paper discs with C02 data hanging from the ceiling behind the climate machine

This concept of ‘performing data’ was extended through the development of the Timestreams platform and defined as:

  • Data that can be replayed or experienced live in real time and real physical space
  • Data that can be used to create and control sensory, embodied, immersive experiences and mechanical and electronic artefacts, in order to represent a meaningful narrative based experience (replayed or live) of the data
  • Data that is remediated as sensory, embodied, immersive and mechanical time-based artworks


setting up a timestream

“performance is there in terms of the way we make the data perform or that we create a situation where the audience can influence what’s going on… kind of feedback loops between the audience, the experience and back to them and so either they are actively taking part in it or they become active performers” (Watkins, 2012)

inflatible sculptures controlled by decibels and C02

‘The Prediction Machine’ will explore how performances of data can occur both through the interaction with a machine that tracks climate data and marks moments of climate change, through printing out a narrative devised in collaboration with artists, scientists and the public. This will then directly inform an ‘action’ to mark these climate change moments. This will be a public performative event that will be informed by and in response to the data.

Links to other projects and research

burning forecast C02 data as circular graphs

As I conduct my research I will try and bring together works by other artists who use climate data in their work as well as research, papers and interesting stuff that relates to the project.

Previous Related Work by Active Ingredient:

A Conversation Between Trees


Some Related Artworks:

Andrea Polli

Natalie Jeremijenko

London Fieldworks

Jane Prophet


The Owl Project

Jerwood Open Forest Commissions
Juan delGado
Adam James
Amanda Loomes
Semiconductor (Ruth Jarman and Joe Gerhardt)
Chris Watson collaborating with producer Iain Pate

Noel Murphy

Background to the project


The Story of The Prediction Machine

The Prediction Machine was developed during the Relate (Timestreams) project that took place in 2012, in collaboration with the artist and designer Mark Selby and as part of my work with Active Ingredient. This project came out of another project I worked on with Active Ingredient – A Conversation Between Trees and before that The Dark Forest. We’ve been thinking about forests and sensing the environment for quite some time it seems.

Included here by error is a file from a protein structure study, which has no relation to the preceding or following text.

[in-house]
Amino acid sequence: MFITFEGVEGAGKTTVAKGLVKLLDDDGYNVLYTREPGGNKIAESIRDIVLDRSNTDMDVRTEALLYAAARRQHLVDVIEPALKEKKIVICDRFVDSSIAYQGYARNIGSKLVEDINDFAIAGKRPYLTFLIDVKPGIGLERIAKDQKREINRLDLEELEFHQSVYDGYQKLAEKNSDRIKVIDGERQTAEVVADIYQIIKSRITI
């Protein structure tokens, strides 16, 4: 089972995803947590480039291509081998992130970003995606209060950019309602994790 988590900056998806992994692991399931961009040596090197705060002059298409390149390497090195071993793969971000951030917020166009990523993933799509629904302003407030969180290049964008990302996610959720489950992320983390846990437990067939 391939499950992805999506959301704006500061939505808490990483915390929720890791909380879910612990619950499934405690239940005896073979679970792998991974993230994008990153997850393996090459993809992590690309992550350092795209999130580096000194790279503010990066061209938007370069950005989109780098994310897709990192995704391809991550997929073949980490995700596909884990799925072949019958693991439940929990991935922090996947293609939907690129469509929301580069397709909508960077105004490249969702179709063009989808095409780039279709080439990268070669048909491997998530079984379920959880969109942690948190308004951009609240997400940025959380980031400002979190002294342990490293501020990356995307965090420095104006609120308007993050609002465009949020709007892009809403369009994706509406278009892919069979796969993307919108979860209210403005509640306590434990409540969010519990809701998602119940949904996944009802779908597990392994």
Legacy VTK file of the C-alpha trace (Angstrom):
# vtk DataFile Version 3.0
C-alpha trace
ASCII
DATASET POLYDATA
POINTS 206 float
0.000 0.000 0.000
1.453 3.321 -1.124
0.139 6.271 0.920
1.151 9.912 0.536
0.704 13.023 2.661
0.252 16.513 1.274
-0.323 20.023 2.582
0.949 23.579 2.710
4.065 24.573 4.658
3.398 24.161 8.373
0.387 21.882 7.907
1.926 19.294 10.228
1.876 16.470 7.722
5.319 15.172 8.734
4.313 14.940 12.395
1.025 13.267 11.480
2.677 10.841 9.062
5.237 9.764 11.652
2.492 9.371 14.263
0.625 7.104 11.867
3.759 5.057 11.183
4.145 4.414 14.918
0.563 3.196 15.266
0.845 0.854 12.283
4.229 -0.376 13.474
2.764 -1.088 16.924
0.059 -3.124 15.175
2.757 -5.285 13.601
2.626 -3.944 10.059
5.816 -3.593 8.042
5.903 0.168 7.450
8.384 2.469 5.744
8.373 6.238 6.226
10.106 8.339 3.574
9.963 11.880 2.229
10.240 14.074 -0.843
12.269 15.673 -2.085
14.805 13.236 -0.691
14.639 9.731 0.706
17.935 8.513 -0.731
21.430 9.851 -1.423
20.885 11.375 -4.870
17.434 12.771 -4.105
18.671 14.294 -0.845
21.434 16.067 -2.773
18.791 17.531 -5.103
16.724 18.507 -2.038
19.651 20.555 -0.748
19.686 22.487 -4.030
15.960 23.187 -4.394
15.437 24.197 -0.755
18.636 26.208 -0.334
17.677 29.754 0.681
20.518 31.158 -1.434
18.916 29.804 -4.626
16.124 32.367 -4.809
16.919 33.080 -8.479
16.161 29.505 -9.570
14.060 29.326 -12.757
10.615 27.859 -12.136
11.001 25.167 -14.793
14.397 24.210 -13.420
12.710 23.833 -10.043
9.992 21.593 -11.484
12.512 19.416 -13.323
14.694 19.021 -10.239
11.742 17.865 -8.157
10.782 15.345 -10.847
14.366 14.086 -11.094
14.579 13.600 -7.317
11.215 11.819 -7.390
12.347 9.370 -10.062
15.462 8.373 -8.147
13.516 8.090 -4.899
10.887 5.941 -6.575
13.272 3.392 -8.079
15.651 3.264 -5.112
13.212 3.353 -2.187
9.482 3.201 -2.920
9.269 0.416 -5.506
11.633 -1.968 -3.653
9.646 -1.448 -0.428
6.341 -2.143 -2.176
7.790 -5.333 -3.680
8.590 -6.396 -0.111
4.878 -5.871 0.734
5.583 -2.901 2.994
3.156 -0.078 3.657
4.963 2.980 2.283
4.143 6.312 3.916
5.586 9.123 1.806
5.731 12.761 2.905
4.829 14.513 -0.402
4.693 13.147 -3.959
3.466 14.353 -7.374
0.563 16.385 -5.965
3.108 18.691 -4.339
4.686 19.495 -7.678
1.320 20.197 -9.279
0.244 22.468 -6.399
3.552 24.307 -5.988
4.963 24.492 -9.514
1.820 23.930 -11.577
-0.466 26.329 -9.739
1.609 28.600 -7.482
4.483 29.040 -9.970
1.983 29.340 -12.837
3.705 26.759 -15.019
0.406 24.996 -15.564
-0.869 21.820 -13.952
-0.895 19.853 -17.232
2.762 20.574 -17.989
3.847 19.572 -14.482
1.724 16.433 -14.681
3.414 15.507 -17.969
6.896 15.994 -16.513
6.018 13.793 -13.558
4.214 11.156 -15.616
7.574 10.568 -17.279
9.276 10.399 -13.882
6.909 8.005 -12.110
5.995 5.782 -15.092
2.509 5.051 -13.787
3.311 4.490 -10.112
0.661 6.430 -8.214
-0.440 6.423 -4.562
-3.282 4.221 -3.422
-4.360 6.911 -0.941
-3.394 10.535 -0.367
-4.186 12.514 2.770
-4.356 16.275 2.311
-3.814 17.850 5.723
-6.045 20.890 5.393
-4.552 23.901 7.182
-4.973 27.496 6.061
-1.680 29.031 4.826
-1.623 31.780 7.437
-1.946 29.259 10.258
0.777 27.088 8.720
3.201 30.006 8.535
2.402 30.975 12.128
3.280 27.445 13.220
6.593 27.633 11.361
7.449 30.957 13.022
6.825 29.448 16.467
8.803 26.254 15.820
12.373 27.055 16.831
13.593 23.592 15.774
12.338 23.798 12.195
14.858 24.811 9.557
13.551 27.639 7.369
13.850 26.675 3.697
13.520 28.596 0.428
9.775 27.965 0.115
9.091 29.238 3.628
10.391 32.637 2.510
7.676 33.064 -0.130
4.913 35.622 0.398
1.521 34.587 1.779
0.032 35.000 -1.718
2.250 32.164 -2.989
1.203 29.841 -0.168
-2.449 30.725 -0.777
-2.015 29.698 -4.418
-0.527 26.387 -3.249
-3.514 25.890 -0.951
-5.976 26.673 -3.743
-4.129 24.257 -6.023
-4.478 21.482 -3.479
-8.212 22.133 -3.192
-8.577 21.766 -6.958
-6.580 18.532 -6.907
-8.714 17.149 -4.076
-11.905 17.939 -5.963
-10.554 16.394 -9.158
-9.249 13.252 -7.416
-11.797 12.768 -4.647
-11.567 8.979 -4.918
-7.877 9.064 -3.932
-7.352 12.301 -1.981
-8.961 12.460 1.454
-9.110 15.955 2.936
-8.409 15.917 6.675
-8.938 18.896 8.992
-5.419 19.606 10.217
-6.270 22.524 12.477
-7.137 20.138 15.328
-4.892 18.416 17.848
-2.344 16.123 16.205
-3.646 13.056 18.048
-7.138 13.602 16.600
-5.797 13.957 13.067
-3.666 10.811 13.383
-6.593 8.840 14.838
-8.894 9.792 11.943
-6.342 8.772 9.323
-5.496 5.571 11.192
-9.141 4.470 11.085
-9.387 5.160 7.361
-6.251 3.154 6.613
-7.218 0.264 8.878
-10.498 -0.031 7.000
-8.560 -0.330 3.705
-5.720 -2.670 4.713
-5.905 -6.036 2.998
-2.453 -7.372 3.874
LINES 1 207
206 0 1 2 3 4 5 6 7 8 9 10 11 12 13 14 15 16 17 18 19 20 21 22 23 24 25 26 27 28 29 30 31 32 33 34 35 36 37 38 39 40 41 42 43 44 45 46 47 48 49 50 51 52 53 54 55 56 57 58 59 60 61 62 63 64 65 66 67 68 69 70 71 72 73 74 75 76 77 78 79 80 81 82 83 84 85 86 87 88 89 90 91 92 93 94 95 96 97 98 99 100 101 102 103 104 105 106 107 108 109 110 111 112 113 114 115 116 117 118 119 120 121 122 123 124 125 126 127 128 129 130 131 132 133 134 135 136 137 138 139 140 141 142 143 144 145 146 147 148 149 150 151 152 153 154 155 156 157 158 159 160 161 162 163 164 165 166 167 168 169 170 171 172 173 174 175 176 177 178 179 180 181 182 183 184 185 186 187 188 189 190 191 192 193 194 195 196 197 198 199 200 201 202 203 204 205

I sat with my colleagues in Bestwood Park, a forest on the edge of the city of Nottingham on a sunny summers day of 2012 and we planned a series of artistic experiments that looked at the theme of energy and climate change that was the theme of the larger research project we were commissioned to work on by Horizon at the University of Nottingham.

Sitting amongst the bugs and trees in an English forest we talked about how the seasons are changing and what that might mean for our culture, for our folklore, for Shakespeare and the poets who talked of seasons changing as metaphors for ageing, emotional turmoil and as a fixed concept ‘as surely as the seasons will change’.

But what if they don’t? What if they move about and Summer becomes Winter, Autumn and Spring act the same. We are starting to see wet seasons, stormy seasons and heatwaves that hardly correspond to our ideas of the seasons – and this is in England where we expect it to go from rain, sun and storm in one day.

Out of this conversation the idea for a machine that predicts extreme weather was borne. Something that was playful, something like the old arcade machines. The idea that weather forecasts and climate predictions are like horoscopes, that merges folklore, hearsay, scientific data and knowledge from climate science.

The first prototype of the machine and the fortune cookies were made when we spent a week on an artist residency on a farm (owned by the performance company Zecora Ura/Gargarullo) in the mountains of the Mata Altantica, Brazil.  It took 2 hours to walk from the bus stop, through forest and agricultural land to the farm. Nothing could be seen from the farm but forested and deforested hills.  As the storms rumbled in from the Atlantic Ocean the monkeys in the trees grumbled, the forest managers told us that when the monkeys made noises the storms were coming.  We kept an eye out for the Pumas roaming in the forest around us and the snakes hidden in the banana trees, we were entranced by the birds (hummingbirds waking us up in the morning), fireflys and their magnificant displays as we walked to our rooms at night.